The Wisdom Of Striped Horses
by Mike Wright The Internet, otherwise known as the "information super highway" is a wonderful tool filled with an endless number of resources. With the click of a mouse you can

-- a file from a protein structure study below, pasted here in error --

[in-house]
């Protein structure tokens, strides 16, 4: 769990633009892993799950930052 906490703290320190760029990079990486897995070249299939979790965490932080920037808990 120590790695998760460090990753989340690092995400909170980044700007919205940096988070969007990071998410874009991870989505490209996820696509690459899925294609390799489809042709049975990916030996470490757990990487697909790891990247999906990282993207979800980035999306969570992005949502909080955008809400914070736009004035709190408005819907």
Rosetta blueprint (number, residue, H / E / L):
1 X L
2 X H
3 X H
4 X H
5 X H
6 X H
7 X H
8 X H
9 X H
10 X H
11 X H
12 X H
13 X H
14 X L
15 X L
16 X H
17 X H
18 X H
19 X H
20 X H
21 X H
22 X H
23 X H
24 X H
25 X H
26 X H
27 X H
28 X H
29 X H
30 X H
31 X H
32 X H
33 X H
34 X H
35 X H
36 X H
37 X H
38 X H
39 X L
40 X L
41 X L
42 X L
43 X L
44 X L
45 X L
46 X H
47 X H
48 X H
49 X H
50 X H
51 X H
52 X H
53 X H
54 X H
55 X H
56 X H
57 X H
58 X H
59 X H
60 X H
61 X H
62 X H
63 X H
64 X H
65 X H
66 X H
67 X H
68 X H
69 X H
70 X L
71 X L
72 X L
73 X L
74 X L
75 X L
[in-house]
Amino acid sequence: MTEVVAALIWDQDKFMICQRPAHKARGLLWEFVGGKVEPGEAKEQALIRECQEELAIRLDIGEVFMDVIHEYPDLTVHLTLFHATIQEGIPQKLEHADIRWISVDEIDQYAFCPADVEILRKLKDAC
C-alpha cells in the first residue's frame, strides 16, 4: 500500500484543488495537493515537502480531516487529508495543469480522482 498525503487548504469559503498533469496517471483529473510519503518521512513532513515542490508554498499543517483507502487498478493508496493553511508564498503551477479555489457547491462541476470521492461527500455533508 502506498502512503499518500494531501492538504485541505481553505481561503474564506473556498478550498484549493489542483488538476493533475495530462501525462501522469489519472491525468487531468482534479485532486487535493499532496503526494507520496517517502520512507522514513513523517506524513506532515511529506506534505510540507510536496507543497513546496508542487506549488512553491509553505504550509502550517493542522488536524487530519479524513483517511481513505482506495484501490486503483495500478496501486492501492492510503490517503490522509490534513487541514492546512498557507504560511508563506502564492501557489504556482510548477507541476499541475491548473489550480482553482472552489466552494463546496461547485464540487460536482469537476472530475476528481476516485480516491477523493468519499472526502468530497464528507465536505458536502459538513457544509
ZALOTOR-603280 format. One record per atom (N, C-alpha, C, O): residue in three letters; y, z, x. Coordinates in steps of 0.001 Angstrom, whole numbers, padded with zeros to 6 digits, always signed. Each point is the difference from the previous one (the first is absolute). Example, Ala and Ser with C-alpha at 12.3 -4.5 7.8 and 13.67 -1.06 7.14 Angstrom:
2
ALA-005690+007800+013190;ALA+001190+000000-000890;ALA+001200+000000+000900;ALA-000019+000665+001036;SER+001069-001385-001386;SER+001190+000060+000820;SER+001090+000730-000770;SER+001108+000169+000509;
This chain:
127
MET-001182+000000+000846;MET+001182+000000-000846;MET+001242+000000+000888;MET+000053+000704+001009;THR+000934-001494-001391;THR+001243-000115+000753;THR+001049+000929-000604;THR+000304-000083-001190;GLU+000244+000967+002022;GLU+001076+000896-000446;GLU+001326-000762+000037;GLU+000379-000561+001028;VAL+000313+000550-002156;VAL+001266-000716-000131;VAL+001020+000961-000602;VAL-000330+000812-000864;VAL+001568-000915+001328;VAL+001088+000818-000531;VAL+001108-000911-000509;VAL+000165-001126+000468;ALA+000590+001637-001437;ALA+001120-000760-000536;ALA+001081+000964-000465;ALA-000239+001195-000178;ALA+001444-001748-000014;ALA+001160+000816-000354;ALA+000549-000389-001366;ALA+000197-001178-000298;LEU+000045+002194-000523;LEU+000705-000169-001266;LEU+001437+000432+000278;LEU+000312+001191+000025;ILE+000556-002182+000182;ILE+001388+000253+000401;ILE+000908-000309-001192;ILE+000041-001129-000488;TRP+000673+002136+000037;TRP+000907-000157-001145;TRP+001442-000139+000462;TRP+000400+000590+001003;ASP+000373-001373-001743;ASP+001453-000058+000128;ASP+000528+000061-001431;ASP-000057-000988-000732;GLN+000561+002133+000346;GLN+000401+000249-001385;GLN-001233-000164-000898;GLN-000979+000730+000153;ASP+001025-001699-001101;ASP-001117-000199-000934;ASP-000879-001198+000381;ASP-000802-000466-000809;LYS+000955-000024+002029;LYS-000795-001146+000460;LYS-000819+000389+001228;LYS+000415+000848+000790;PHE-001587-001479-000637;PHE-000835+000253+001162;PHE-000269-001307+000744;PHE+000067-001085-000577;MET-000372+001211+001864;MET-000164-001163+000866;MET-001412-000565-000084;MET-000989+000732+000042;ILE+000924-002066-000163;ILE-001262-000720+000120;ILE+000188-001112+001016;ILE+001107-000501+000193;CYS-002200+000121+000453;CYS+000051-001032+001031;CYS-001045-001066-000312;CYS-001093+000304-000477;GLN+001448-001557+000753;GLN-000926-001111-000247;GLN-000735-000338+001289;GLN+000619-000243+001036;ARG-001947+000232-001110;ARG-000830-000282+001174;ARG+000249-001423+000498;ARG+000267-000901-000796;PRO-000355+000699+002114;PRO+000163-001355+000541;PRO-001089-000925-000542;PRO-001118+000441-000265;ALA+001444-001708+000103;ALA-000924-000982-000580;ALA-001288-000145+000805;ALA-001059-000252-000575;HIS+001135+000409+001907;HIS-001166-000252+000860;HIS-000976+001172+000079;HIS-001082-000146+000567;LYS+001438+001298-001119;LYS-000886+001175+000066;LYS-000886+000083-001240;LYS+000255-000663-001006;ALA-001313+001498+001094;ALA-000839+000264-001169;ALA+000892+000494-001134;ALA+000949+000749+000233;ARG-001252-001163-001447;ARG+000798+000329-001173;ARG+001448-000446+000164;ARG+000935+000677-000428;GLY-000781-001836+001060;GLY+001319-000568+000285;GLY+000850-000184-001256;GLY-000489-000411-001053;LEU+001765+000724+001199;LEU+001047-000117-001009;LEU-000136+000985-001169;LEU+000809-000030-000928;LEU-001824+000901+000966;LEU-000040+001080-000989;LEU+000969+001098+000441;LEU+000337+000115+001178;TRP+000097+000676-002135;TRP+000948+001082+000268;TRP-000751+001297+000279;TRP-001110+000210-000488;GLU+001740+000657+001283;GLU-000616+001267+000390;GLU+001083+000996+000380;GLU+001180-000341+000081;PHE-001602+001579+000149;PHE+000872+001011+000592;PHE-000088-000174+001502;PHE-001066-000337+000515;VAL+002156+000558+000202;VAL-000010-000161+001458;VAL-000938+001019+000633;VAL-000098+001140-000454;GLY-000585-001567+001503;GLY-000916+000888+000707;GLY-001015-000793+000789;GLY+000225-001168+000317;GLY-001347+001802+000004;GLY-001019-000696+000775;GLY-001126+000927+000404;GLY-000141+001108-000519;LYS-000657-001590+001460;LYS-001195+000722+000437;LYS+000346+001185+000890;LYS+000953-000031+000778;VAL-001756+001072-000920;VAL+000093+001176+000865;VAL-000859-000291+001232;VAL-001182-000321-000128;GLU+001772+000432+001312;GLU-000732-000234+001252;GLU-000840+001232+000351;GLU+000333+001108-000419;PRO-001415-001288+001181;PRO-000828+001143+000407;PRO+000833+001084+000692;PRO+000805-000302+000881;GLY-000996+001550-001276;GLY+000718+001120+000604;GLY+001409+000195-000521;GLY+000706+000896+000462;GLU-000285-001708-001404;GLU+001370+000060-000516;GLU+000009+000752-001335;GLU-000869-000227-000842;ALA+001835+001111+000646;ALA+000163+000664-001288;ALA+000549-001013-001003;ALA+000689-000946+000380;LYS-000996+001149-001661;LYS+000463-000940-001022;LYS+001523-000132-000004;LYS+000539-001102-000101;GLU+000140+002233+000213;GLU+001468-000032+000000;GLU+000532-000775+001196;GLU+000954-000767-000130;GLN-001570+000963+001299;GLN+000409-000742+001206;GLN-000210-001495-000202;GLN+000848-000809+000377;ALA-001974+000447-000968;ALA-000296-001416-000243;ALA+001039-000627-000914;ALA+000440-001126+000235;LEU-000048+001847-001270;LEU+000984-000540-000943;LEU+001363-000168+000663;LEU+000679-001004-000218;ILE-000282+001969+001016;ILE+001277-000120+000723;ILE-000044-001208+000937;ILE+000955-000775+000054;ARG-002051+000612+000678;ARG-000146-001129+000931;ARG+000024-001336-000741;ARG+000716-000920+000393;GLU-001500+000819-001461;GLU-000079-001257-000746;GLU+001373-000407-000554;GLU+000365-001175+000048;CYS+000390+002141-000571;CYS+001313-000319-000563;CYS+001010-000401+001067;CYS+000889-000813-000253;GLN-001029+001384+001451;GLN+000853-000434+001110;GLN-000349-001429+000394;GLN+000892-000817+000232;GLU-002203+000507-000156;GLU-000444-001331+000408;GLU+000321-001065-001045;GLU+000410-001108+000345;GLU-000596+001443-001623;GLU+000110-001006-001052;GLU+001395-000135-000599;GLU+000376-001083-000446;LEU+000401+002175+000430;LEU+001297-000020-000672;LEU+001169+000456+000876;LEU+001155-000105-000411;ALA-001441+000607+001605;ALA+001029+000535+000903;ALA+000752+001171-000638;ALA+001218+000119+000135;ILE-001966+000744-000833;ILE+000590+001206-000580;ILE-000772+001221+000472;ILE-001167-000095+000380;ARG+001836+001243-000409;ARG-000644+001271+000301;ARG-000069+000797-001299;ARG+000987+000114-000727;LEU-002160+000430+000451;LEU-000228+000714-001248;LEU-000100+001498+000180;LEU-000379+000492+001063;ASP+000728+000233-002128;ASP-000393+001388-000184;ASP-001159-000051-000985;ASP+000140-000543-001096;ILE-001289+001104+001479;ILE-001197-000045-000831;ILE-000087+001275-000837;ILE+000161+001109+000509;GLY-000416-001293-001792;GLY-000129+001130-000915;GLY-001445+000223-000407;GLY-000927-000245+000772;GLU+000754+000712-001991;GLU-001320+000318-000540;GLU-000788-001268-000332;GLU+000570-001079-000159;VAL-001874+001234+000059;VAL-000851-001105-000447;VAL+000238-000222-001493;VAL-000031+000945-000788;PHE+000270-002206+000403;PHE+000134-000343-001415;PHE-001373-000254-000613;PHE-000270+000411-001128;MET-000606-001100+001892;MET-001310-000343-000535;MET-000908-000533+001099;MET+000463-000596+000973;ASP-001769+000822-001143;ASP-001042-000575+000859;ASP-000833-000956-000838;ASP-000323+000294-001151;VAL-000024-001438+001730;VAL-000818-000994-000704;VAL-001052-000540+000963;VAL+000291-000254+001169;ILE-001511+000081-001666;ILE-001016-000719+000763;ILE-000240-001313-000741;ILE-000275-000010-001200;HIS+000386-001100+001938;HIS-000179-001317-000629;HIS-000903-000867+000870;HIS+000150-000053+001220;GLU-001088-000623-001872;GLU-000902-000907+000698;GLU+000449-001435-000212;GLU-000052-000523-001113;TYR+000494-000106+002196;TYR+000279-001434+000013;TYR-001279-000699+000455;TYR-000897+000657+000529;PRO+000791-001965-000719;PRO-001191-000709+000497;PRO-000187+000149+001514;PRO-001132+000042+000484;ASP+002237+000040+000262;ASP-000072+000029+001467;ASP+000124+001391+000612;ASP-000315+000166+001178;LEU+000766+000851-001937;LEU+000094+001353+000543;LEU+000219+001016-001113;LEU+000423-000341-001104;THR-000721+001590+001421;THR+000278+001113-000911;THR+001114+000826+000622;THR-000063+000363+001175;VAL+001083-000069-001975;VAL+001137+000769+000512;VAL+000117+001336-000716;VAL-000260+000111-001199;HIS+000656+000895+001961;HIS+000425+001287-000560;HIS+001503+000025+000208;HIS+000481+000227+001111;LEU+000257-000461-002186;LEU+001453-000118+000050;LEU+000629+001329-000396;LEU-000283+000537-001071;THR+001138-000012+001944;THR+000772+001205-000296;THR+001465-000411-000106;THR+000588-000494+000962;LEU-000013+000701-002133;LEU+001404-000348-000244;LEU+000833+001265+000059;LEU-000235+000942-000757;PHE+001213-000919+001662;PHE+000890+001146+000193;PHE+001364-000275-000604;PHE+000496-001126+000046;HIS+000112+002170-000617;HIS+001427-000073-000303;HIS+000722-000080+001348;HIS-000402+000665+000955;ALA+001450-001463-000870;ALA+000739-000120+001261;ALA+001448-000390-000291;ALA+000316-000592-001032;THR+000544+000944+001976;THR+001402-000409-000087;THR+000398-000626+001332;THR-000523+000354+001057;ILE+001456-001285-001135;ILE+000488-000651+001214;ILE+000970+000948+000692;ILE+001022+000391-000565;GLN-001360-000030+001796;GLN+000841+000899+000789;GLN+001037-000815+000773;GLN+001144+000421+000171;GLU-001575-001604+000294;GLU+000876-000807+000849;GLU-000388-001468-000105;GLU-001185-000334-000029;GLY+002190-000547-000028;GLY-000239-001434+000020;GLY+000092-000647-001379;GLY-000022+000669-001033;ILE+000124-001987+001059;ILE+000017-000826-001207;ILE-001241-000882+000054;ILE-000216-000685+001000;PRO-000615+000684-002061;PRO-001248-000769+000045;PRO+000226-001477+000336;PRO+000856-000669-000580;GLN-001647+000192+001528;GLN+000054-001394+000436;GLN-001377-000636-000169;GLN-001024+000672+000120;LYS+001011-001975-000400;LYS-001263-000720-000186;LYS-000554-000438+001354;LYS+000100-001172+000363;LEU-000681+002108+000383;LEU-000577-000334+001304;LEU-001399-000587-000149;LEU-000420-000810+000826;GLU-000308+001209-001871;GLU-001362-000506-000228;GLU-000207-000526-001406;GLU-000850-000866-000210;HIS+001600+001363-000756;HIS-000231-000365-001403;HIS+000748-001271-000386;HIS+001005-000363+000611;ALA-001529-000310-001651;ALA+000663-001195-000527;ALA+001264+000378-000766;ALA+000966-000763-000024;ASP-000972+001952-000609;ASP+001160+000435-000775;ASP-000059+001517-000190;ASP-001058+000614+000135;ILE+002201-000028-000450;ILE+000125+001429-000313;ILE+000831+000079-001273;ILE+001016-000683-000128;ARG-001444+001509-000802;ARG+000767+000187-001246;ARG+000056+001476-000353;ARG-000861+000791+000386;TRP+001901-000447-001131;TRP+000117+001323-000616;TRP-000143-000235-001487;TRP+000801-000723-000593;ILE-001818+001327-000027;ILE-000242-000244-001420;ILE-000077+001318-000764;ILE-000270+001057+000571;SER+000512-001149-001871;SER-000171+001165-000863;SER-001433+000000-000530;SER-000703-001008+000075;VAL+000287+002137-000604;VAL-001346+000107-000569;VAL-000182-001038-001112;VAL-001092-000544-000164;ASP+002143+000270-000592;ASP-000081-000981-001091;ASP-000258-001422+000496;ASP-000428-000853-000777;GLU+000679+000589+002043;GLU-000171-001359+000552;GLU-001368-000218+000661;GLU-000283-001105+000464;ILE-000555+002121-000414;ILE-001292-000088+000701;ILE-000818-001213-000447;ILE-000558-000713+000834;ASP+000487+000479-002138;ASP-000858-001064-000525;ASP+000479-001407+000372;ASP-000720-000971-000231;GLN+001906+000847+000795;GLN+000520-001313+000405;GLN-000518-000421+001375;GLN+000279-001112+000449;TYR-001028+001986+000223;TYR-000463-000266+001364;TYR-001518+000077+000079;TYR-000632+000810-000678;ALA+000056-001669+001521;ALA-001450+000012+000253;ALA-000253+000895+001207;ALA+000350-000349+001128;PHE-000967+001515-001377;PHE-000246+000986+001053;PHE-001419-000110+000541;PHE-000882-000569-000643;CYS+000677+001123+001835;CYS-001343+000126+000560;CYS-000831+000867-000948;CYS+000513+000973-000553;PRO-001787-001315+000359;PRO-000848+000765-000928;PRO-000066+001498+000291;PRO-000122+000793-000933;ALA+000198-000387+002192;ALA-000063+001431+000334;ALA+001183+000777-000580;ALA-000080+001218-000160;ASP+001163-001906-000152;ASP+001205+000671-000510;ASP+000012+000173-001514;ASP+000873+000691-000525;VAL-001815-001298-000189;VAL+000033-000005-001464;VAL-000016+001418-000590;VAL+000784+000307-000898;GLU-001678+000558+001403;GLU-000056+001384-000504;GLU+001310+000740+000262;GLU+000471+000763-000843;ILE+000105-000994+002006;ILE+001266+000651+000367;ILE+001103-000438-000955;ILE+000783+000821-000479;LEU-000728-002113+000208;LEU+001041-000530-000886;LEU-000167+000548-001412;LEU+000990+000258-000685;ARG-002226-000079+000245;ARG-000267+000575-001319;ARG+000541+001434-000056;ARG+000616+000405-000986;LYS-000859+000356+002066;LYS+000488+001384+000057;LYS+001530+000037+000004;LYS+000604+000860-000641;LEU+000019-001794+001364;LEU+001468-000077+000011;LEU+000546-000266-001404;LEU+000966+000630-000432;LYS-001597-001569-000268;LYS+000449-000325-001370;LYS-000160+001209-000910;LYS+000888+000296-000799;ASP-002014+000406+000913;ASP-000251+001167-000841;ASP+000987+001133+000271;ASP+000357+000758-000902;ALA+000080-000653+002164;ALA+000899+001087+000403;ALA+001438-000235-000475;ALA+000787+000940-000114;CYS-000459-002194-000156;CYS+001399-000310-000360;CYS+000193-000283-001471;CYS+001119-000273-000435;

anywhere in the world. You can go anywhere, from astronomy to zebras. With a powerful search engine, you can normally find anything that pops into your head. The major fallacy about the Internet is the amount of knowledge that one can obtain. It is true that the Internet has an enormous quantity of information, but it takes more than information to truly gain knowledge. You can teach a child how to find a mathematical answer with a calculator, but if the child does not have a firm grasp of the meaning of the mathematical concept, then the information gained is useless. The knowledge gained is how to push buttons and make numbers pop up on a screen, not a mathematical concept. The same is true with the Internet. You may be able to download hundreds of megabytes of information off the Internet, but the question is: have you gained any knowledge from having a whole hard drive filled with papers written by someone else? The knowledge one can receive off the Internet is over rated. What is knowledge? Knowledge according to Webster's College Dictionary is: the fact or condition of knowing something with familiarity gained through experience or association. Then the real question is can you gain knowledge off the Internet? Yes, but it is seriously limited. It is not possible to gain knowledge directly off the Internet; you must first obtain information then extrapolate the information into something that fits your needs. Suppose you want to bake a fruit cake. If you have no idea how to star, you can download some information off the Internet on how to bake a cake from a number of places. (http://www.ae.utexas.edu/~london/humor/WhiskyFruitCake.html ). You can then read this information and teach yourself how to bake a fruit cake. Therefore, going back to Webster, you have gained familiarity through experience. Suppose you were looking for some information about the moon's relationship to the earth for a paper in an astronomy class. You could use a search engine on the Internet to look up some key words like: moon, earth, astronomy, or planets. You might come across a page titled "Welcome to our solar system" http://www.big.net/ggg/planets.html At this page you would be able to copy a large quantity of information such as: the Moon's distance from the Sun is = 150,000,000 KM. It is possible to copy all this information and put it into a paper without knowing what any of it means. It is true that you can copy this information, but without an understanding of trigonometry, physics, and astronomy this is just information. Not knowledge. Knowledge comes from knowing how these numbers are found. This gain of knowledge is something that cannot be downloaded or "cut and pasted" into a paper. It would take years of hard work to obtain a rounded knowledge of the universe. The Internet in every classroom is not the final solution to making the children of America, well rounded, knowledgeable individuals. President Clinton seems to think that if every school in America is equipped with the Internet, students will learn more. That is the farthest thing from the truth. A student sitting in front of a monitor looking at a picture of a zebra (http://www.cco.caltech.edu/~kantnerm/zebras/) will never learn as much as if he/she went to a zoo to see a zebra. What has more value? Will a child remember a picture on a screen? Or will a child remember seeing the animal in person, being able to see how it moves, eats, sleeps, or being able to smell the animal, or being able to touch the animal? The Internet is the fifth step away from what will really stand out in a child's mind. When humans first wanted to see a zebra they went out to the wild and got a real hands on look at an amazing animal. If they could not make it to the country, they could see one at the zoo. If they could not make it to the zoo, they could always look up what a zebra looks like in an encyclopedia. Then after the encyclopedia, they could look one up in a CD ROM. After the CD ROM, they could look one up on the Internet. Each of these steps takes away from how truly amazing and beautiful this creature really is. Again this is a gain of information, not a gain of knowledge. The Internet will not bring the knowledge of a zebra to schools around the world. It takes a hands on look, a long process, to really enjoy what a zebra is. A zebra is not just a picture on a computer screen; a zebra is so much more than that. And that is what the Internet is holding back from America's youth. The Internet is a wonderful place, but it has its limitations. It will not write papers for you nor will it make you smarter. It is just a tool, like a book, a slide ruler, a pencil, or a map. None of these can give you the knowledge of the world, but they can help you on your quest. You can gain knowledge from using the Internet, but it is not as easy as a click of a mouse. You cannot download knowledge, nor can you "cut and paste" it out of Electronic Mail or a News Group. Knowledge takes time, it does not come from staring at a screen. You must play an active part in the gaining of new knowledge. Nothing comes easy and nothing is free.